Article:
The Q-learning algorithm is actually surprisingly simple to implement; all it requires is some representation of the state (i.e., situation), a list of available actions, and a reward signal. For the play-calling problem, I chose to represent each state using three components: the field position, the down, and a discretized representation of the distance (i.e., "Short," "Medium," or "Long") to a first down. For example, if a team was on its own 33-yard line and it was second down and 10 yards to go, the state was encoded as "33-2nd-Long." This encoding corresponds to approximately **100 × 3 × 3 = 900** states (there are actually fewer states because of the way I handled first down and goal situations). (See below for why I chose to discretize the distance.)

The actions available to the algorithm correspond to different play/player combinations. The two plays are "Rush" or "Pass," and each play is combined with one of several players (running backs for rushes and quarterbacks for passes). That means there are approximately **#RBs + #QBs = #actions** to choose from for any given state.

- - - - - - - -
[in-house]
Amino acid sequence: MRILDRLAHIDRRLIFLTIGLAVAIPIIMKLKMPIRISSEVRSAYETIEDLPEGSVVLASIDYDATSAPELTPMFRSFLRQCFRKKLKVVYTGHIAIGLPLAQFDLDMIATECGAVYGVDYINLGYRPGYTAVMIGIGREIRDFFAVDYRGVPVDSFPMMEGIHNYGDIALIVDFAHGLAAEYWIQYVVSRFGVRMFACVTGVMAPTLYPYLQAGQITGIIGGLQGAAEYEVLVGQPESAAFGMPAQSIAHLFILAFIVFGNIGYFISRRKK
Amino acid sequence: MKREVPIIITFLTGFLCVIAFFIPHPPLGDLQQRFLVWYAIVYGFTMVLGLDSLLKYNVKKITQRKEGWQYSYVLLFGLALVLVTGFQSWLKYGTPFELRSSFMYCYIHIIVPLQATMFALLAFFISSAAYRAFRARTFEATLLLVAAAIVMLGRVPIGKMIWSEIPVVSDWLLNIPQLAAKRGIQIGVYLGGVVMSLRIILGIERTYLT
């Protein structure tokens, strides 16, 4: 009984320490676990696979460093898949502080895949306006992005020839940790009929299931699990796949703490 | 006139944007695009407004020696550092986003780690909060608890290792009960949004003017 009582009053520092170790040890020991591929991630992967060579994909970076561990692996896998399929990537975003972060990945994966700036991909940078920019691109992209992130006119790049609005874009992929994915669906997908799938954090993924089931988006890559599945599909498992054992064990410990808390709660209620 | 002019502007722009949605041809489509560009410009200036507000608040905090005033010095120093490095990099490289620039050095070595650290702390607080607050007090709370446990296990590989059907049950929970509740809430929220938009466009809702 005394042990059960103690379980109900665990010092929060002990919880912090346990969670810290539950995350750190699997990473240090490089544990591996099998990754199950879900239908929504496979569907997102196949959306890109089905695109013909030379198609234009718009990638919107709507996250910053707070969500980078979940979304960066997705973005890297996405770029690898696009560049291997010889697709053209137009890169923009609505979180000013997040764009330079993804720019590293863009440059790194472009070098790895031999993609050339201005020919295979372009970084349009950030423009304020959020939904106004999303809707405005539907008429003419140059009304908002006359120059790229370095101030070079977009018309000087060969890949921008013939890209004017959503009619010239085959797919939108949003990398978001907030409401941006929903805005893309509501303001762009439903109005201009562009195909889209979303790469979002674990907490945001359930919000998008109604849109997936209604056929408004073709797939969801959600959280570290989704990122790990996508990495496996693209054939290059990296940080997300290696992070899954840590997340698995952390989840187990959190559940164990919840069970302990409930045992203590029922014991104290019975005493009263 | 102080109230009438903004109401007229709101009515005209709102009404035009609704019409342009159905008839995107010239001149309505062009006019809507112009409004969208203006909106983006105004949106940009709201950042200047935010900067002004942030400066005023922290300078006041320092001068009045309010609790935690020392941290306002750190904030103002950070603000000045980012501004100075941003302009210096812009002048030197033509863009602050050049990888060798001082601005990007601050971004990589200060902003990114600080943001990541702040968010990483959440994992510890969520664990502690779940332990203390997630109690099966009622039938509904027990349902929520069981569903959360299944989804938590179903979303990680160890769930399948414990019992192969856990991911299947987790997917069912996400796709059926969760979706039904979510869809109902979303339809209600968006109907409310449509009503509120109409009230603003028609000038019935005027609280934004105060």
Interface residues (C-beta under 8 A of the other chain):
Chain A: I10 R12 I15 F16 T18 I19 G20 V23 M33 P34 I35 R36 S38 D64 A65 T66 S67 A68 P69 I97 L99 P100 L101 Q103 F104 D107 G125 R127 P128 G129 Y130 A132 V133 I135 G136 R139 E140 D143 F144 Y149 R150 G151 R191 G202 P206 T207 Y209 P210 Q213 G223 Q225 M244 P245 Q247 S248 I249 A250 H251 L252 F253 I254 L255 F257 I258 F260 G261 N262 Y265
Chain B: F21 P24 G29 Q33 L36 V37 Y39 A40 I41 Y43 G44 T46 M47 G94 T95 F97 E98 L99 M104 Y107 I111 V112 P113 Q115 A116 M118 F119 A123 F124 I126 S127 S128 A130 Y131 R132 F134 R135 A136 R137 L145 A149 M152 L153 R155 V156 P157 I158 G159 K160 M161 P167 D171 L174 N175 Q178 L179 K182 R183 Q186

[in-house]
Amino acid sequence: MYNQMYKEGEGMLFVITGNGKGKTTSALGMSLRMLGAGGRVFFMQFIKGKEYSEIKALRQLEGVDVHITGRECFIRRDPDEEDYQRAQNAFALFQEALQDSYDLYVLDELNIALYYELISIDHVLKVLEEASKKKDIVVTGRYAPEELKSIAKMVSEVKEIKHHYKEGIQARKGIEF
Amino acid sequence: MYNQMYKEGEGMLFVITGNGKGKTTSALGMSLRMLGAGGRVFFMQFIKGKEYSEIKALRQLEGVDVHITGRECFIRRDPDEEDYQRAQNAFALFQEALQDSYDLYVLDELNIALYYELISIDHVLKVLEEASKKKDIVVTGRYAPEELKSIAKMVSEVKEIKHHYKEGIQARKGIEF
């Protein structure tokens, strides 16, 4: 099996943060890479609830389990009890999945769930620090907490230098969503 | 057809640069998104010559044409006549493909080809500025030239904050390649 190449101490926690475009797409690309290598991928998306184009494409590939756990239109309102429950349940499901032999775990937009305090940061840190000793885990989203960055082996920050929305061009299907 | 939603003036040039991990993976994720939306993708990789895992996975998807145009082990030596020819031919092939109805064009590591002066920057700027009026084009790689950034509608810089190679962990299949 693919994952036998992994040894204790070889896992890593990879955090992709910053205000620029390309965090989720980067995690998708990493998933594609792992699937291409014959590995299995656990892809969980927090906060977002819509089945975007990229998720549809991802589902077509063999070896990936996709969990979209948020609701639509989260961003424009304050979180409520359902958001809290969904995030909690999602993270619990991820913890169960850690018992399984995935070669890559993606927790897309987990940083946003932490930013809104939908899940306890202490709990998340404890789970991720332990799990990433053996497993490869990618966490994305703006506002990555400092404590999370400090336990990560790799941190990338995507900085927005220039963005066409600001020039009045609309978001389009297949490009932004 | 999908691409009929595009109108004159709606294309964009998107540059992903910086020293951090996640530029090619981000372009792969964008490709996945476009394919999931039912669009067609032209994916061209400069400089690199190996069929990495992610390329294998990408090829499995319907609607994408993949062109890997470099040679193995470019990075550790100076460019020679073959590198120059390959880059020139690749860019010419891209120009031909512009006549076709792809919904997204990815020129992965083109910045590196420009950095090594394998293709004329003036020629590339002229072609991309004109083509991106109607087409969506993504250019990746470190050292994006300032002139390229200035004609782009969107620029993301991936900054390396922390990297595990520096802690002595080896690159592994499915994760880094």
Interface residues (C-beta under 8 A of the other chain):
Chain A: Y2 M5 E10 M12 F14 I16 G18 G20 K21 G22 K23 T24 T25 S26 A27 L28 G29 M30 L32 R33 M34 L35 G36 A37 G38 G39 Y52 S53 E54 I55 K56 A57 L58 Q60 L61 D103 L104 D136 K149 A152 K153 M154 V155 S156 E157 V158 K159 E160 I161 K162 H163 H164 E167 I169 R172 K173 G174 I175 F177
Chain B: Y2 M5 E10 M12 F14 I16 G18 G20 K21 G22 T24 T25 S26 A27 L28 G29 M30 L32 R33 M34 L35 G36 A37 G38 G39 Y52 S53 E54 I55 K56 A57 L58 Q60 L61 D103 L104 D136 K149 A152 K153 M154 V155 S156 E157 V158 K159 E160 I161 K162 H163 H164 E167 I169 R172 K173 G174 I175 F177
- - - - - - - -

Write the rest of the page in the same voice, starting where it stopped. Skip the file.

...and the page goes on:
At this point, the algorithm is ready to be trained. Training consists of simulating offensive drives (each drive is an "episode" in the reinforcement learning vernacular) and updating the Q values accordingly. An offensive drive begins by randomly generating a starting field position. The algorithm then selects an action using an ϵ-greedy strategy. When an action is selected, the number of yards gained on the play is sampled from actual data for that particular play/player combination from the season. This is why I chose to discretize the distance; it makes it easy to approximate the true distribution of yards gained for a particular play/player combination. To be more explicit, a given down/distance/play/player combination is associated with a list, e.g., **down_and_distance["2ndMedPass"]["C Newton"] = [-2, 1, 4, 0, 0, 0, 17, 13, 11, 0, 0, 17, 0, 0, 0, 0, 3, 27, 4, 4, 5, 0, 0, -2, 0, 0, 3, 11, 1]** and the yards gained on a play are randomly drawn from that list. The data used to train the model is from 2012 because that's the data I had collected for the original application.